Prof. Yossi Leshem 370.
(photo credit: Courtesy SPNI)
Prof. Yossi Leshem, a zoological expert from Tel Aviv University and the Society
for the Protection of Nature, received the Bruno H. Schubert Prize in Germany on
Tuesday, for his contribution to conservation and environmental
The Frankfurt-based Bruno H. Schubert Foundation presents awards
every two years in three categories, all relating to environmental protection.
The first category prize – which Leshem received this year – goes to a person
involved in either environmental journalism or nature conservation on the
ground, the second to individuals or groups who have made outstanding
contributions to nature conservation and the third to an environmentalist under
25 years old, according to the foundation.
Leshem, 65, received the award
for his unique contribution to promoting bird topics and programs around Israel,
including a national project for employing owls and falcons as biological
pesticides. He has also promoted cooperation among Israelis, Jordanians and
Palestinians on the education and use of barn owls and kestrels for similar
purposes, according to SPNI.
Meanwhile, Leshem spearheaded a joint
research project among the Israel Air Force, SPNI and Tel Aviv University that
was able to reduce accidents with birds by 76 percent and saved $860 million in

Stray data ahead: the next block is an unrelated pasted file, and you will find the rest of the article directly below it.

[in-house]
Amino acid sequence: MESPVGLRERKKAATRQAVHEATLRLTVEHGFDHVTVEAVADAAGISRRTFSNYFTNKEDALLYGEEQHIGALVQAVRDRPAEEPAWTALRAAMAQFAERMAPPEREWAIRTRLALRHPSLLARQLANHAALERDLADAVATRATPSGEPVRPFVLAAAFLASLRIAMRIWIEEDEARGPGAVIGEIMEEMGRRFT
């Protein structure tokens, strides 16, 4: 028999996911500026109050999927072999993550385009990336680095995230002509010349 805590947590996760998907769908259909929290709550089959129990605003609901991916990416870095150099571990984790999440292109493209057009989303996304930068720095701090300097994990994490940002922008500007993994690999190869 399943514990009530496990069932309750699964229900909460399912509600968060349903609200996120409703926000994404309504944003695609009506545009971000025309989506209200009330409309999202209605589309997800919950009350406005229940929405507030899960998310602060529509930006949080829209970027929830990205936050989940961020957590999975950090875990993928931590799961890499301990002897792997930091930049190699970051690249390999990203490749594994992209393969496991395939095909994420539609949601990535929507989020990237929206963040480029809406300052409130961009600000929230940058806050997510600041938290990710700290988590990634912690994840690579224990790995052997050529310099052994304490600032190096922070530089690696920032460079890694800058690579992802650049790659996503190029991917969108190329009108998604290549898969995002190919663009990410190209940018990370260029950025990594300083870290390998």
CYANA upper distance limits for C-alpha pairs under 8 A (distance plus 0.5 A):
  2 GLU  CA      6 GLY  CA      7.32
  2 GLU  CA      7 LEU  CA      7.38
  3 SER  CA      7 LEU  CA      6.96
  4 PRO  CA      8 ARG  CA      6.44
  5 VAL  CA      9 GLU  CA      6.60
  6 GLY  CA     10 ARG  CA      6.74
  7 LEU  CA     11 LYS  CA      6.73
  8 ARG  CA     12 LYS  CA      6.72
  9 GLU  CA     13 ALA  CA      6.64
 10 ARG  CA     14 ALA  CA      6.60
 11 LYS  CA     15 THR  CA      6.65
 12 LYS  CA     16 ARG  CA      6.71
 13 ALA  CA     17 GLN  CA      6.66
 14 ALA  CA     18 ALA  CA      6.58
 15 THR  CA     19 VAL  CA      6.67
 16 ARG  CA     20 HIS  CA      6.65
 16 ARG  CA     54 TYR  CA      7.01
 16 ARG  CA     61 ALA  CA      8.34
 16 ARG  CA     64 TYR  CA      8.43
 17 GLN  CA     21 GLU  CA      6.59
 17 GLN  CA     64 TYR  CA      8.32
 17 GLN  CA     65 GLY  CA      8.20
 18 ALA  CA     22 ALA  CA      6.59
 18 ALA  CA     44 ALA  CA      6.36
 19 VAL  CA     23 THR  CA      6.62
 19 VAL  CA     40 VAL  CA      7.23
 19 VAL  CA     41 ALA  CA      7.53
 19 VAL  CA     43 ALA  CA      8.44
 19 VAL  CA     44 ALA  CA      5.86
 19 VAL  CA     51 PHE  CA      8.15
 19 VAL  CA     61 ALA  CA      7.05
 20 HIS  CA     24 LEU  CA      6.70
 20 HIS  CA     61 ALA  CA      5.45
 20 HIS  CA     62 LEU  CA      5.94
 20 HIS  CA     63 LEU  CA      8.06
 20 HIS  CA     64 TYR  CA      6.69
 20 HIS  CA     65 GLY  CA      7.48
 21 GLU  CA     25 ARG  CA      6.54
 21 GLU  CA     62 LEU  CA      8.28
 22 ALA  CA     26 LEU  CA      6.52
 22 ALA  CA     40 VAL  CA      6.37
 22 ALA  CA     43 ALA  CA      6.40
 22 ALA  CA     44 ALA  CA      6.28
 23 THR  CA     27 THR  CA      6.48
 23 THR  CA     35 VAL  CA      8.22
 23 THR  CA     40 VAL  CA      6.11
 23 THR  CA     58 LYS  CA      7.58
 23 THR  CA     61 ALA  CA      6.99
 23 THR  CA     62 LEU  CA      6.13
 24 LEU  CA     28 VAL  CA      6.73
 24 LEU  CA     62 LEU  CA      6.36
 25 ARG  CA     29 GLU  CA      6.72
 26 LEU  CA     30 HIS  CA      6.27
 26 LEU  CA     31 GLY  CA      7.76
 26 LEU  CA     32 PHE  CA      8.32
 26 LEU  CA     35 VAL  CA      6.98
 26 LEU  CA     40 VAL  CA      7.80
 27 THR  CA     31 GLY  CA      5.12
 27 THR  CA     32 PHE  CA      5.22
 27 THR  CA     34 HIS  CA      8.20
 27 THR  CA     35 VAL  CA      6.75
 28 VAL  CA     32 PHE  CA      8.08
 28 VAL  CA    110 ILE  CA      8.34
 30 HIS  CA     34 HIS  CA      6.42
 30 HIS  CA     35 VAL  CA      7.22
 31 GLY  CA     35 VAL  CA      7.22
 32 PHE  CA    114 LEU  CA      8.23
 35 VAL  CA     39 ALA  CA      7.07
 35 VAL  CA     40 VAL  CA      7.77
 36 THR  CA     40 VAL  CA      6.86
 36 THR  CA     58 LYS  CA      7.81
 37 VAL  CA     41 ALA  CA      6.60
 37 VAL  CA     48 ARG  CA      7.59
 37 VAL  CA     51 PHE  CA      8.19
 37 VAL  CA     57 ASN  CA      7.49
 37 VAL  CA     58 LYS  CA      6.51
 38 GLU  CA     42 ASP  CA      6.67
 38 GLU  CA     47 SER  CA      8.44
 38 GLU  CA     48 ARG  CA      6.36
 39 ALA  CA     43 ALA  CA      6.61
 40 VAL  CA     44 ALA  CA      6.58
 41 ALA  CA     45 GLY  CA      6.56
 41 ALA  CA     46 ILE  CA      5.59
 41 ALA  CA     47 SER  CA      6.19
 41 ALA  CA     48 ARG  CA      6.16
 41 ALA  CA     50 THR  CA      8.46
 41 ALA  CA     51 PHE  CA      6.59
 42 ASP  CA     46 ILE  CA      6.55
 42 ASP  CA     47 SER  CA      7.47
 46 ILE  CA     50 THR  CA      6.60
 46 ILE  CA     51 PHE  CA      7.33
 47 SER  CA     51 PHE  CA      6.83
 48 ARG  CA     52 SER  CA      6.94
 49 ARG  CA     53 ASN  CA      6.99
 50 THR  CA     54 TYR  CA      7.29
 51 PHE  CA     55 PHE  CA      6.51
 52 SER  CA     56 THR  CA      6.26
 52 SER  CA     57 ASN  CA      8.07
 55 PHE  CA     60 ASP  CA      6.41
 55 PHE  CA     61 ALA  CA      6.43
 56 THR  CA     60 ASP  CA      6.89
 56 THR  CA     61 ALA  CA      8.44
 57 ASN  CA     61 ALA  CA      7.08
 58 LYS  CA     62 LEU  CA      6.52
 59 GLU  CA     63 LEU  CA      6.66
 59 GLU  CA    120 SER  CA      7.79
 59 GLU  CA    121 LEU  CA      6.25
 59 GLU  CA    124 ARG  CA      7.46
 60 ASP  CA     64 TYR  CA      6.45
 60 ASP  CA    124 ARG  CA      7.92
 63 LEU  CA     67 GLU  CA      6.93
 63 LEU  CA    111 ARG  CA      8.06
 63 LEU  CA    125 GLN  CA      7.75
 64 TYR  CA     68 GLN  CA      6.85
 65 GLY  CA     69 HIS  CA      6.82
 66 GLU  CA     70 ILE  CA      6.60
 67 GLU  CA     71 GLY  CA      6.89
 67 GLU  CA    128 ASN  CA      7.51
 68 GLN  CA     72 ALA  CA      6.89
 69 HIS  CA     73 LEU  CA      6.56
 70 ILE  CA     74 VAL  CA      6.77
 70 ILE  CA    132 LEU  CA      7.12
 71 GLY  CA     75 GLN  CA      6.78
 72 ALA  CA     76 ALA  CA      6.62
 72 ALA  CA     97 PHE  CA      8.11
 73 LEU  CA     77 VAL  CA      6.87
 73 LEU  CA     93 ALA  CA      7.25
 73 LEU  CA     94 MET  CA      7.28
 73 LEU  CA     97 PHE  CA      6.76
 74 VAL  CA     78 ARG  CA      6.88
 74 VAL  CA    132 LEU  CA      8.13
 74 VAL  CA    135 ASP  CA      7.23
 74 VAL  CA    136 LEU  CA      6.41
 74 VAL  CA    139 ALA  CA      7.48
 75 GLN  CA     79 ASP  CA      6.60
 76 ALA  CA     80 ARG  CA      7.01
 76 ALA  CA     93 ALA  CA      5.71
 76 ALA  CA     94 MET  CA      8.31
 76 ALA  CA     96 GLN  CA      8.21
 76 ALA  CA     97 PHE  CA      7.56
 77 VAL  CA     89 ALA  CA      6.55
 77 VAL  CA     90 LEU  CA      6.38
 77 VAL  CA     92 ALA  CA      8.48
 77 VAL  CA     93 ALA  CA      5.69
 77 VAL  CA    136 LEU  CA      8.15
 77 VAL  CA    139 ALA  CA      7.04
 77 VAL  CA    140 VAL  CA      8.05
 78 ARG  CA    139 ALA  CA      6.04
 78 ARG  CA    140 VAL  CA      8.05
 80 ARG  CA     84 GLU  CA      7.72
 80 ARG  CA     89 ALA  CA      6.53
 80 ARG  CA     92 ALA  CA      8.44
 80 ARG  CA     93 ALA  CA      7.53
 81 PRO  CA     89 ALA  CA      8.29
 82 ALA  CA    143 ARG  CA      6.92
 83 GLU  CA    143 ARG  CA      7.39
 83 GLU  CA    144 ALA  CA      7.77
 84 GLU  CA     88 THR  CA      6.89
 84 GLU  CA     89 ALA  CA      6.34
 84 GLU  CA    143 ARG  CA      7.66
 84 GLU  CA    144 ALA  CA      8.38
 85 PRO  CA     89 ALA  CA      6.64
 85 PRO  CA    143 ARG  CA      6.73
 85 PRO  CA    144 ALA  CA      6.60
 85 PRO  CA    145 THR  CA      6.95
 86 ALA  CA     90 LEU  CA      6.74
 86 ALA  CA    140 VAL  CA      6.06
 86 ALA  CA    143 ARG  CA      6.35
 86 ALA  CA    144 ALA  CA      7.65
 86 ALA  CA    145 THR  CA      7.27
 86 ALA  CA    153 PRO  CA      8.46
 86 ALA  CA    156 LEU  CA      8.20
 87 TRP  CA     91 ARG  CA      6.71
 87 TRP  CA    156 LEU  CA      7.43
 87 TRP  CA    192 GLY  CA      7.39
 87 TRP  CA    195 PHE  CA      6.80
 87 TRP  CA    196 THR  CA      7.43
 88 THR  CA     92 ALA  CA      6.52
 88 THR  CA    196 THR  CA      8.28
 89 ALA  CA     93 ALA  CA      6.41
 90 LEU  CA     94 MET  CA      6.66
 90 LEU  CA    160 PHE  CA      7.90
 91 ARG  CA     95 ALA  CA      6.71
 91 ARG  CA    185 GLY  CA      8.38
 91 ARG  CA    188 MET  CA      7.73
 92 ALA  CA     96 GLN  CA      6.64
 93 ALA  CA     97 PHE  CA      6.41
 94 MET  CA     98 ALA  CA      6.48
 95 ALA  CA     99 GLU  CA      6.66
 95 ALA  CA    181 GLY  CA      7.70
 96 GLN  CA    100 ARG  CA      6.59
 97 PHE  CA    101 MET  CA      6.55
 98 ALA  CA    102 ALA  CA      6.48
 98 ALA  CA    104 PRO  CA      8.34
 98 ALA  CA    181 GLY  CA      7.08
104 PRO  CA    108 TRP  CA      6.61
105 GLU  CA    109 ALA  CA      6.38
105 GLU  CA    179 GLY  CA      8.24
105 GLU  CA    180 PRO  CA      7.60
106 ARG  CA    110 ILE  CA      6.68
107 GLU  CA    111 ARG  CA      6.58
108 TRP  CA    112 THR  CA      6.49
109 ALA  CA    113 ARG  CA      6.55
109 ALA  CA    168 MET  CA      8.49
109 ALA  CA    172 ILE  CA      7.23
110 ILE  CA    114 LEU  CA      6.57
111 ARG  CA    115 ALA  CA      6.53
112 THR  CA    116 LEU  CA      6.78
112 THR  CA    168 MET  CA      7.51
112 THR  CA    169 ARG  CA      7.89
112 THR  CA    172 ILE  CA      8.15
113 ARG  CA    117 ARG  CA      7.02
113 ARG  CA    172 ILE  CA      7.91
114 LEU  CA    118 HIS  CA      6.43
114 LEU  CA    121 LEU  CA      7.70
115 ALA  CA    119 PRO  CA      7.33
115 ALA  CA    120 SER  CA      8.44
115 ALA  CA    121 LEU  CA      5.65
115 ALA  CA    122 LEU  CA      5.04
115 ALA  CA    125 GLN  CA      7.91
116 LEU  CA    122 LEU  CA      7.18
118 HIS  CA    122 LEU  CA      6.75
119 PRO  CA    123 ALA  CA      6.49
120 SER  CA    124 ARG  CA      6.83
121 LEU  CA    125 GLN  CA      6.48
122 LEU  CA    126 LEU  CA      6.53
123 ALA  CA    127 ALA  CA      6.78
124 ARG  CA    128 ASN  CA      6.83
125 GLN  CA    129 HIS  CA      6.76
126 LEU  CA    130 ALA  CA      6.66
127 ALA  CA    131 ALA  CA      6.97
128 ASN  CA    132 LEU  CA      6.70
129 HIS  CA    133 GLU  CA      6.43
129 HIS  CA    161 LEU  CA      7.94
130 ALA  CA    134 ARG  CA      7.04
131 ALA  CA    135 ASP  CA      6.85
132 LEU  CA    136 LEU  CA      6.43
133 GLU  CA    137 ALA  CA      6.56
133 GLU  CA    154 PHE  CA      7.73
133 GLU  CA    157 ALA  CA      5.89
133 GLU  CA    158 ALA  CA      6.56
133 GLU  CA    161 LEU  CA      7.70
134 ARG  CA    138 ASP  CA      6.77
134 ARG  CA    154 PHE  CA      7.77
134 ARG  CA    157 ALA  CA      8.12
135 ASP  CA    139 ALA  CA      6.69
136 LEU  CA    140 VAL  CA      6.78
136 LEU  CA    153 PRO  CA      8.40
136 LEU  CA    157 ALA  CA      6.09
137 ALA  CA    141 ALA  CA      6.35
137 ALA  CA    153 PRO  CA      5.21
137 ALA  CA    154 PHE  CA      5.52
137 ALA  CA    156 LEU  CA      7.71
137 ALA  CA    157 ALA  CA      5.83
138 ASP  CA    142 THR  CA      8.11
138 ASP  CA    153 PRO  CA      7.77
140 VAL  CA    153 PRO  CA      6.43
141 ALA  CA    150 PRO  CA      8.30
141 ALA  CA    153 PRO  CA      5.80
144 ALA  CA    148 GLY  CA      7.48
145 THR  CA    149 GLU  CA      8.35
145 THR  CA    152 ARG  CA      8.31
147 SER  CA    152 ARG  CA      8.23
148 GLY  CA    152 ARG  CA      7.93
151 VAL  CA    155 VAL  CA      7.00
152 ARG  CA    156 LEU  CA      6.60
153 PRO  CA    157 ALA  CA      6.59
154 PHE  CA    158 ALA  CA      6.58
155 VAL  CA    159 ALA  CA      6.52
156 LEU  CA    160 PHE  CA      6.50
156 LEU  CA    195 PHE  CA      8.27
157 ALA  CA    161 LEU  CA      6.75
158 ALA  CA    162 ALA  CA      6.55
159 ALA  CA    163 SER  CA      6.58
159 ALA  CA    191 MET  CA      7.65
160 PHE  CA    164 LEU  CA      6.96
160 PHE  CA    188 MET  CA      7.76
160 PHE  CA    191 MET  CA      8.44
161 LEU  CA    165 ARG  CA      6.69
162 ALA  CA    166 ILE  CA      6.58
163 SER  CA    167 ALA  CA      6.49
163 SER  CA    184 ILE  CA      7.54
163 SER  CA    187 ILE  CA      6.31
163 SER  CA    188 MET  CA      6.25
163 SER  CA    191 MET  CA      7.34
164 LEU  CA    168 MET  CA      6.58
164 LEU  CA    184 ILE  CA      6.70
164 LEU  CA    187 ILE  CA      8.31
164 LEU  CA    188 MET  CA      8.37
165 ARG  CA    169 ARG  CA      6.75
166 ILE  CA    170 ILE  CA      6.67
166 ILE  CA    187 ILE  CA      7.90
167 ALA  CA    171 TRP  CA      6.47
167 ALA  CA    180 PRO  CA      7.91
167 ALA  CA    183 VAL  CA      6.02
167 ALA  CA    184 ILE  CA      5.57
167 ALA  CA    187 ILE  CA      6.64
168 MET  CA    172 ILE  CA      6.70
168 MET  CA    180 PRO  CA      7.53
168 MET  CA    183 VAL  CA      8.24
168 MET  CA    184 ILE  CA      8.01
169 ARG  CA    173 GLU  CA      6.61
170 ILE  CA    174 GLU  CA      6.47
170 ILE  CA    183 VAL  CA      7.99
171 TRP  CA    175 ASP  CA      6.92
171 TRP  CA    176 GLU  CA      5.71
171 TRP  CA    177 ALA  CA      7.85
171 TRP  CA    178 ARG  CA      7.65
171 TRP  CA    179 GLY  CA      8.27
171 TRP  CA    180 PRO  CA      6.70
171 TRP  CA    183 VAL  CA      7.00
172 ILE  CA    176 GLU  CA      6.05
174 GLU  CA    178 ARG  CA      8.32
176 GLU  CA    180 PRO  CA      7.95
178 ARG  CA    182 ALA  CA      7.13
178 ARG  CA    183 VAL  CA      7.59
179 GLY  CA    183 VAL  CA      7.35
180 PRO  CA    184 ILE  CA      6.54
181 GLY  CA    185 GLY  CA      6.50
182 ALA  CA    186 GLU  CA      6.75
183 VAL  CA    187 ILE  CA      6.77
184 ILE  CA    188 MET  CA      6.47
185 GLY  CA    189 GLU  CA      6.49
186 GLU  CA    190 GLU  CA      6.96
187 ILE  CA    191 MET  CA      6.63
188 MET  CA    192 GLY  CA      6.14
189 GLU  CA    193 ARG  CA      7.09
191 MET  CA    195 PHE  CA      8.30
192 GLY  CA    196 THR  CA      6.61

the security budget. He has also conducted joint research with the Max Planck
Institute in Germany, tracking 120 storks migrating from Germany through Israel
to South Africa, SPNI said.
The Schubert Foundation was established in
1984 by Bruno Schubert and his wife Olga, in order to recognize individuals who
excel in areas of nature conservation and environmental protection. Leshem’s
award includes 25,000 euros worth of prize money, as “a tribute to [his]
remarkable achievements as well as motivation for [his] future endeavors,”
according to Prof. Manfred Niekisch, chairman of the foundation’s
Niekisch, who is also the director of the Frankfurt Zoo, attended
the award ceremony in Frankfurt’s Old Town Hall – which dates back to the 15th
century – as did Frankfurt’s mayor and many conservationists.
stressed how excited he was to visit Frankfurt, as his mother grew up there
until she fled during the Nazis’ rise to power.
“In 1988 she returned
with a friend to visit for a week, as a guest of the mayor, and it turned out
that she was the thousandth Jewish guest returning to Frankfurt,” Leshem said
prior to the ceremony.
“On the descent from the Lufthansa plane, waiting
for her was the mayor with an orchestra and a bouquet of flowers, and there was
a celebratory ceremony at the Old Town Hall of Frankfurt, the same hall that the
[Schubert prize] ceremony will be.”